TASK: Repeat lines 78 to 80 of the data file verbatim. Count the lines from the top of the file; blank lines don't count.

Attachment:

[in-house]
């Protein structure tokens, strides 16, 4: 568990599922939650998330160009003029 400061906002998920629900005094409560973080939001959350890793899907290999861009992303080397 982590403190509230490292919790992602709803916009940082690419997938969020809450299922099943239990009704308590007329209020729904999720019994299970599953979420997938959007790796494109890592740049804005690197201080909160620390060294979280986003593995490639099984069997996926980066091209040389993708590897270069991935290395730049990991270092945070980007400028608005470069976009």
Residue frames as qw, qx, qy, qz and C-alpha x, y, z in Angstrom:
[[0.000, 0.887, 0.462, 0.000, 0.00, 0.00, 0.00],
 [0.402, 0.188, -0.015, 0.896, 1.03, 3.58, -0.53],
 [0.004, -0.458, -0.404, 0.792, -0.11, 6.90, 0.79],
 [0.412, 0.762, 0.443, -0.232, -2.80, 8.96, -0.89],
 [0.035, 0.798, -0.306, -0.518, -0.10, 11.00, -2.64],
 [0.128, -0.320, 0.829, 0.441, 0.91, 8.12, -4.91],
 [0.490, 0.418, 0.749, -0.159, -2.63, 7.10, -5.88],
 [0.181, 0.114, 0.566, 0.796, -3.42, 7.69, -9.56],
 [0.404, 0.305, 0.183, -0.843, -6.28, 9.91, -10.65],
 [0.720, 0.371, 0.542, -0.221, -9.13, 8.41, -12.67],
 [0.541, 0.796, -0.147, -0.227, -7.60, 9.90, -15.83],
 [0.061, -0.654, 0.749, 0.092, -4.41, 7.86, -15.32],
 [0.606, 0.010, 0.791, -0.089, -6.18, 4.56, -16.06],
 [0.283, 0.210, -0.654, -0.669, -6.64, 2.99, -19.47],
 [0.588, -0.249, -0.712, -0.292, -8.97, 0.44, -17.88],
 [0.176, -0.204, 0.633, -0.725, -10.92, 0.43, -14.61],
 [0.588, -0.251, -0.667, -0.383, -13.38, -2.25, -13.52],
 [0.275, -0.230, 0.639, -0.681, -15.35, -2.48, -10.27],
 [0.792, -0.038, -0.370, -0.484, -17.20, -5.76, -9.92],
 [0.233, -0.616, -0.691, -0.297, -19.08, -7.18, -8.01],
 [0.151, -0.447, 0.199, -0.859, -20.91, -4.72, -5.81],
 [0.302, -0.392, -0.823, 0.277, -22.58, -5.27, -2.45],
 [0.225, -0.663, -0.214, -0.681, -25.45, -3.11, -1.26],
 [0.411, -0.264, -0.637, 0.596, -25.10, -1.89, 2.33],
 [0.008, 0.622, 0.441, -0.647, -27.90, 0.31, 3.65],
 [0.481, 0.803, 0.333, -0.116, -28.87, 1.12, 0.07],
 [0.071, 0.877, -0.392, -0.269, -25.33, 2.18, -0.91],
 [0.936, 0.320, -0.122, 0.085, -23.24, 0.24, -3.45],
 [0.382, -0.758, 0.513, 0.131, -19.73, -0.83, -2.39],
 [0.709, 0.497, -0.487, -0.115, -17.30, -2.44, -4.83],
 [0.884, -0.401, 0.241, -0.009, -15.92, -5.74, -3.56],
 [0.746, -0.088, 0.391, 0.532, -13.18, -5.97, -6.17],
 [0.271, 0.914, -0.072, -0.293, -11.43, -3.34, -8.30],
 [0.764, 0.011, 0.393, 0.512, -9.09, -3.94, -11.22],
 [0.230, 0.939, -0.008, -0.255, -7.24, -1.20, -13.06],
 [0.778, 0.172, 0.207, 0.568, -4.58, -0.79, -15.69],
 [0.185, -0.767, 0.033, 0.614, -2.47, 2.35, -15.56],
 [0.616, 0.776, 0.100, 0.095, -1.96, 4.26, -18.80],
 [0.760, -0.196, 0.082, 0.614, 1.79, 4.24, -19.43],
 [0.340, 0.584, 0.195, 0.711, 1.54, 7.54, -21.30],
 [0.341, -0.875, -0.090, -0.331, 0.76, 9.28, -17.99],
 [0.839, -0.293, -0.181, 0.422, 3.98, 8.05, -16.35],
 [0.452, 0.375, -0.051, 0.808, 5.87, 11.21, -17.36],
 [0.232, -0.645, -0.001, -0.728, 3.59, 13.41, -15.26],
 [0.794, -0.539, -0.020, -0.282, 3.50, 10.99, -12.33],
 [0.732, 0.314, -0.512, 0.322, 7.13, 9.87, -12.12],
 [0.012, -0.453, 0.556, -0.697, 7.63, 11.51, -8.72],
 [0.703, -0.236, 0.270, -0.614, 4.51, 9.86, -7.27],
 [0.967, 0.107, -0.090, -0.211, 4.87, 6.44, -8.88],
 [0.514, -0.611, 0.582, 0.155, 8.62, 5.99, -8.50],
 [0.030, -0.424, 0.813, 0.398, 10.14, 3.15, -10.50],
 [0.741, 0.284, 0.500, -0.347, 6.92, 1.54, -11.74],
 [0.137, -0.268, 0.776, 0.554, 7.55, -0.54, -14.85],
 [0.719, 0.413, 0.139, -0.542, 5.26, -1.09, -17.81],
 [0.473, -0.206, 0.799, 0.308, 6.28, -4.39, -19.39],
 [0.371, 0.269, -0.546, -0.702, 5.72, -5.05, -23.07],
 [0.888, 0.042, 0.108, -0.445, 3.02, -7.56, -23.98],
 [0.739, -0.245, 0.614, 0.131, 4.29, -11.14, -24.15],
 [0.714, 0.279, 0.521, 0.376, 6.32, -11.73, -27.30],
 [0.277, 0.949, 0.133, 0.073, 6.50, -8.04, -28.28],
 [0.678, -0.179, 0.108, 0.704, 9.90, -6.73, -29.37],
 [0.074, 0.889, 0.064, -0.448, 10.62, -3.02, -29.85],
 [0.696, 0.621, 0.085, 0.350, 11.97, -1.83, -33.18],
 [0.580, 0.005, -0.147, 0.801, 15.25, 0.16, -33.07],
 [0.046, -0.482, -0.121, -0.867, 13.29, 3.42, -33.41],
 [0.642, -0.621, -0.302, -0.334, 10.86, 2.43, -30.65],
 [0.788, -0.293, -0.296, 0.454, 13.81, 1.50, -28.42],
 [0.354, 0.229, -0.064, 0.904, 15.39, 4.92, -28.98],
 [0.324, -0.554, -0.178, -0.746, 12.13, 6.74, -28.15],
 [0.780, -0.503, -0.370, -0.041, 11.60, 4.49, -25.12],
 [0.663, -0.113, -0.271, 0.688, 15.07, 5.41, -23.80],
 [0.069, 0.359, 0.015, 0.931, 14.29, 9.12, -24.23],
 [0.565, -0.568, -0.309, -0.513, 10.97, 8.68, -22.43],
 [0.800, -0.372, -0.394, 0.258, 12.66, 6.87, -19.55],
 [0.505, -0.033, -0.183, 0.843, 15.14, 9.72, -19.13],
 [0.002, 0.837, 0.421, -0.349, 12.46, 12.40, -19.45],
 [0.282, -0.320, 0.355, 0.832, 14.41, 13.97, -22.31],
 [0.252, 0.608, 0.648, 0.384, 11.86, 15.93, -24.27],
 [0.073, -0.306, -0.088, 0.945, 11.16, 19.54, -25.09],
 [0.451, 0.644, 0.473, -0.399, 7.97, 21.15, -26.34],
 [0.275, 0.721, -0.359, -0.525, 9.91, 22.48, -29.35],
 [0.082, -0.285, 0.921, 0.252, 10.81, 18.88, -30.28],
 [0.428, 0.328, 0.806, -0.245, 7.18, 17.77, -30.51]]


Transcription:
 [0.505, -0.033, -0.183, 0.843, 15.14, 9.72, -19.13],
 [0.002, 0.837, 0.421, -0.349, 12.46, 12.40, -19.45],
 [0.282, -0.320, 0.355, 0.832, 14.41, 13.97, -22.31],